Premier Defends Ministers Who Controversially Voted Against Safe Access Zone Bill

Gladys Berejiklian has described her Minister for Women and Minister for the Prevention of Domestic Violence as "outstanding".

What you need to know
  • NSW Premier Gladys Berejiklian has defended her ministers who controversially voted against the bill that established safe access zones around abortion clinics
  • Both the Minister for Women and the Minister for the Prevention of Domestic Violence voted against the bill
  • It passed 61-18

The New South Wales premier is resisting calls to sack her two of her ministers who voted against the bill to establish safe access zones around abortion centers last week.

Both Tanya Davies and Pru Goward -- who are the Minister for Women and the Minister for the Prevention of Domestic Violence -- came under heavy scrutiny when they voted against the bill aimed at protecting women at their most vulnerable.

The bill passed in the early hours of Friday morning, 61 votes to 81, following hours of debate in the NSW Legislative Assembly.

NSW Premier Gladys Berejiklian defended Goward and Davies against calls they should be sacked, describing both of them as "outstanding" ministers.

"That was a complex issue and that's why members of my party were given a conscience vote," she told reporters in Sydney.

"Some people interpreted the bill as a law and order issue, others treated it as a health issue. It was really up to members and their personal conscience and I respect that."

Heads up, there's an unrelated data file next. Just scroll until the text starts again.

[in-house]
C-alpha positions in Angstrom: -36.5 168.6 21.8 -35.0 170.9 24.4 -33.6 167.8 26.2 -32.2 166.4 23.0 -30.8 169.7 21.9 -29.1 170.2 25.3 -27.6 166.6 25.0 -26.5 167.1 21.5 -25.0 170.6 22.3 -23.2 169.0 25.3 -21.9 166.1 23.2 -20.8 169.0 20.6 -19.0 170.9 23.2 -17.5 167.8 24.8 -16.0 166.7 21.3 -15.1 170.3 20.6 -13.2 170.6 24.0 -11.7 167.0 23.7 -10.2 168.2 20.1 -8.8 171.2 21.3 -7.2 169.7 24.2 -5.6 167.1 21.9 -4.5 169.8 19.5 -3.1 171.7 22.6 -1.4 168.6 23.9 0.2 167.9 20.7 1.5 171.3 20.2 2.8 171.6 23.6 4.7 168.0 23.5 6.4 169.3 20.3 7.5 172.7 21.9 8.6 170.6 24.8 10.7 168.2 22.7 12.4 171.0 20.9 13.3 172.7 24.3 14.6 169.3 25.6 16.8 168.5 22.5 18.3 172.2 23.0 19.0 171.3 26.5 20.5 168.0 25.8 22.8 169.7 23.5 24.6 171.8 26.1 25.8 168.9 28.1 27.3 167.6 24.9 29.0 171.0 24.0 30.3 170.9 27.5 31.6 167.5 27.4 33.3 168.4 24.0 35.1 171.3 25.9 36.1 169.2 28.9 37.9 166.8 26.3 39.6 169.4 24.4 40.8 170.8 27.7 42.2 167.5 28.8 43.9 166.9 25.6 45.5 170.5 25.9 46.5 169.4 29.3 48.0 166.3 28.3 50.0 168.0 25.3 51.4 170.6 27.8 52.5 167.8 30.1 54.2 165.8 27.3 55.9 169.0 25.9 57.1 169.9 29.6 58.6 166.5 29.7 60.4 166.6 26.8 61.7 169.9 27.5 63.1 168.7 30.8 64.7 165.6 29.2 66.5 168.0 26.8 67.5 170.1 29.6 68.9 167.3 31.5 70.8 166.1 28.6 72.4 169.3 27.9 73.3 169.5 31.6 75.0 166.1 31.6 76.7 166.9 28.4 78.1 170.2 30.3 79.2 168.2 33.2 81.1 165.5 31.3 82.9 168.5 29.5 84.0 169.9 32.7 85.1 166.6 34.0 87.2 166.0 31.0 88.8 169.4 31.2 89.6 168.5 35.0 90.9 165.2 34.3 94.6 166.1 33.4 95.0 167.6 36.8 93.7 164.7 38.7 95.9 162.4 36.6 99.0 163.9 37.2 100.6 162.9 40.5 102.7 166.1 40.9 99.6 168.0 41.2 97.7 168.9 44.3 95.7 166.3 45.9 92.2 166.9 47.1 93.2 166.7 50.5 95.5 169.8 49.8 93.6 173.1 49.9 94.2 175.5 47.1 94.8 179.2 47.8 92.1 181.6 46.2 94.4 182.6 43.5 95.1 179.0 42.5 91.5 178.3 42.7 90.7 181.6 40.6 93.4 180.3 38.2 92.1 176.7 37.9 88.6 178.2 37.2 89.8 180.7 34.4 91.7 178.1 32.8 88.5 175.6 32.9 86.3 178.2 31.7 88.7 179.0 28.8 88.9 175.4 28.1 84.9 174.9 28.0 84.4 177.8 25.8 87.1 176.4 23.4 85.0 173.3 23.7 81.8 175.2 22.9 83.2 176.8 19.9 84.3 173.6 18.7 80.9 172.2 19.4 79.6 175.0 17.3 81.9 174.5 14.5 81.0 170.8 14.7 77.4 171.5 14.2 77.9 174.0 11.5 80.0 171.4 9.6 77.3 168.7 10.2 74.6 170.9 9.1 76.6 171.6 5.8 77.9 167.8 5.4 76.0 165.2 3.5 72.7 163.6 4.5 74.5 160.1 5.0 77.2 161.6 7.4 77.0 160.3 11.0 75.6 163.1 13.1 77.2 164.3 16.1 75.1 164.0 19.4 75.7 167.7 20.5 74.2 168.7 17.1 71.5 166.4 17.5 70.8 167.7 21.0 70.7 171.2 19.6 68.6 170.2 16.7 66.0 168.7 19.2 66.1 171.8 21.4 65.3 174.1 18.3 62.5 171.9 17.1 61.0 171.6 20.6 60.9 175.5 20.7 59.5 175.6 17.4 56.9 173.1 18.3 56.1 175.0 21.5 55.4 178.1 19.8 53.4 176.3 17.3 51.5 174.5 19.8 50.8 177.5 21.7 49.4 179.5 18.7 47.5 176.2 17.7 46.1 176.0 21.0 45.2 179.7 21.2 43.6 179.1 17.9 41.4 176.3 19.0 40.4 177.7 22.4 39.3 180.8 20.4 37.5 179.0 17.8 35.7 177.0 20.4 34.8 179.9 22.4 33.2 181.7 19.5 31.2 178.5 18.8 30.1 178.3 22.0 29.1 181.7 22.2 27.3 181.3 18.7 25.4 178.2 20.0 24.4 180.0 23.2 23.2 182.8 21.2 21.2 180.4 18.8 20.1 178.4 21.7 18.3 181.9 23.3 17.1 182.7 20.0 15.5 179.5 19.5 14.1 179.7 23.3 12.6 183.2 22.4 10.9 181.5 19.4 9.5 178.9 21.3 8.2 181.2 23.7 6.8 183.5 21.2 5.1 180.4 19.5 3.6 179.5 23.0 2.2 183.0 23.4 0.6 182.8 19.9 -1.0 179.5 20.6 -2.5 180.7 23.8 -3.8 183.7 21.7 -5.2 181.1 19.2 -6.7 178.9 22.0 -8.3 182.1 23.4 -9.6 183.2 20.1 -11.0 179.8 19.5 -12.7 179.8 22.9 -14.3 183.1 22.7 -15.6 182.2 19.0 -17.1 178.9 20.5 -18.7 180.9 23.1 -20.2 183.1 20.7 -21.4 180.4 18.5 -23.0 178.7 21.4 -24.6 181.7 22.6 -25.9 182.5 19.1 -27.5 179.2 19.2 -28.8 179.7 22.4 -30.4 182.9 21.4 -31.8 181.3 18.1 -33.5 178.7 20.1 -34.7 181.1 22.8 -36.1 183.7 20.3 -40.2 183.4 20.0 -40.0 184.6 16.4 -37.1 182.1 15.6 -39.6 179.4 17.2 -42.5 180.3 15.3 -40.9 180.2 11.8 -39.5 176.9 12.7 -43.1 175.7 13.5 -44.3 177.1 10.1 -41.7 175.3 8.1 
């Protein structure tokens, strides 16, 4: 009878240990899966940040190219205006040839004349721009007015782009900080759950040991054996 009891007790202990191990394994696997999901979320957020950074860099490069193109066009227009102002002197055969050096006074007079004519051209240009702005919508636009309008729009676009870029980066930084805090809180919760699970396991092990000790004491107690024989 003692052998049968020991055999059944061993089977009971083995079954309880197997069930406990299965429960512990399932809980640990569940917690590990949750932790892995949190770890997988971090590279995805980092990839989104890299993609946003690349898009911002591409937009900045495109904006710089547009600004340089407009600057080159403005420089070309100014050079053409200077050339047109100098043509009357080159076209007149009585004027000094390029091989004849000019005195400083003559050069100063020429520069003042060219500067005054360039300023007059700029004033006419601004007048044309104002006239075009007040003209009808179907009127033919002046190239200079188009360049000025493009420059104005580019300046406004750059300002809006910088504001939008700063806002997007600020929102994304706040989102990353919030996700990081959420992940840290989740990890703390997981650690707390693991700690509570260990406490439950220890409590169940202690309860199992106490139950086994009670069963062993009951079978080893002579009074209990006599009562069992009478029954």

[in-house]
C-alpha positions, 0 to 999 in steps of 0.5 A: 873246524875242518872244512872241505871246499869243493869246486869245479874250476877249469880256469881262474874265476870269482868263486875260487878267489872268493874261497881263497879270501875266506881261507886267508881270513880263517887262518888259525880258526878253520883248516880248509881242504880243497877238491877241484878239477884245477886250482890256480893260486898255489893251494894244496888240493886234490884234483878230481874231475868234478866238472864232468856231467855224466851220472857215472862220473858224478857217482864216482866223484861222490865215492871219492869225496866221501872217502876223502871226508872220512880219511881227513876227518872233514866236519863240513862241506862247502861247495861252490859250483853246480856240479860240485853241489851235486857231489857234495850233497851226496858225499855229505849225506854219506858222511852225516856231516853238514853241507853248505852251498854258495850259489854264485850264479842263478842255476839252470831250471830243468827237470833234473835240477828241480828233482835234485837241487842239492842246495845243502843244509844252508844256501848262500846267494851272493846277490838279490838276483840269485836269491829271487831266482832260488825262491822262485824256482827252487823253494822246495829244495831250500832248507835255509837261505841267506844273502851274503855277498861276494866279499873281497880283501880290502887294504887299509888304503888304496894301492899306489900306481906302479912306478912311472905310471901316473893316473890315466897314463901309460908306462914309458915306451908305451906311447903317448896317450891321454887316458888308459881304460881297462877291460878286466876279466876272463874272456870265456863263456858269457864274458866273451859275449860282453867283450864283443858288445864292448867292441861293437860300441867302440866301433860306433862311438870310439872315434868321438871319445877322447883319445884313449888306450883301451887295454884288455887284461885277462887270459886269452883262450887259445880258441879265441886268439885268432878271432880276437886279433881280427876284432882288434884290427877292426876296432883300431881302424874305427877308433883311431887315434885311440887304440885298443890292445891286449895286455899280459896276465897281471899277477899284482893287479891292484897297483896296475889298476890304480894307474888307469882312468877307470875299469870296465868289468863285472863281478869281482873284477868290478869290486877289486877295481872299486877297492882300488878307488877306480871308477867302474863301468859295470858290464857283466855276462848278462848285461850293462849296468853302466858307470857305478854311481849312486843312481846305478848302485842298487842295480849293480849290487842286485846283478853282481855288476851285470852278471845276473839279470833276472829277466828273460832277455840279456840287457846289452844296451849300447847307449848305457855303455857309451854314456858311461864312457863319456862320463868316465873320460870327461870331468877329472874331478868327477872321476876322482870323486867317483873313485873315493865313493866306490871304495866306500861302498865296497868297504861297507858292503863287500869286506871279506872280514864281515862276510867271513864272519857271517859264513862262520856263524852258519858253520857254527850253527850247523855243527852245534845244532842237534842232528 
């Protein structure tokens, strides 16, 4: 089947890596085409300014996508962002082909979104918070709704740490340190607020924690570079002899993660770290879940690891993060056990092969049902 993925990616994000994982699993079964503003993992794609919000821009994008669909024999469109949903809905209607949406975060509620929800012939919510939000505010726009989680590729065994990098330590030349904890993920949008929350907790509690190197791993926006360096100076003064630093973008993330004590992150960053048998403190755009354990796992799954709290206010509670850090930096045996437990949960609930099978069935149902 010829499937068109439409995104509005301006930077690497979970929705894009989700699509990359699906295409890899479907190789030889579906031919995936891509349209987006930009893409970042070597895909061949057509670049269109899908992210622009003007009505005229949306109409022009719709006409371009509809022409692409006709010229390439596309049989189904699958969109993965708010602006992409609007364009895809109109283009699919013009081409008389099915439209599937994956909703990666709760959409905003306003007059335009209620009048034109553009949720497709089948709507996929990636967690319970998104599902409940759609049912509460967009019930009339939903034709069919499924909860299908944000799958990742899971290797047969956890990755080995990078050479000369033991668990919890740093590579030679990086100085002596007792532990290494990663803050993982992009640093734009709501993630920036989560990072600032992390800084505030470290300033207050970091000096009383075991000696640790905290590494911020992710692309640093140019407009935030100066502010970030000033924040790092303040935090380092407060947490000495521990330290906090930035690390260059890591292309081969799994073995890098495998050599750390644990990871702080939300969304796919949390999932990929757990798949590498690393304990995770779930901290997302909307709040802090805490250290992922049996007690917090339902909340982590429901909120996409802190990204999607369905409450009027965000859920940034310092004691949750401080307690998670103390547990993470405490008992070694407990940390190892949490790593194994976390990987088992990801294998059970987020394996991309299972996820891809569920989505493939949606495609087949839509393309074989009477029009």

Davies argued against the bill on the provision that so-called 'sidewalk counselors' -- who harass, intimidate and invade the privacy of both people seeking an abortion and those who work at clinics -- were acting in the best interests of women.

Goward argued on free speech grounds, saying she couldn't support the bill when it didn't distinguish between abuse and communication within the 150-meter safe access zones.

NSW Labor MP Penny Sharpe, who introduced the bill, called it a "terrific day for women" when the bill finally passed.

The bill makes it a criminal offence to make "a communication that relates to abortions [in a way] that is reasonably likely to cause distress or anxiety to any such person.

Opponents of the 'free speech' argument declared that there were plenty of places to argue against abortion, but that people seeking one should be free to do so without, for example, being 'politely' told that there is another option.

With AAP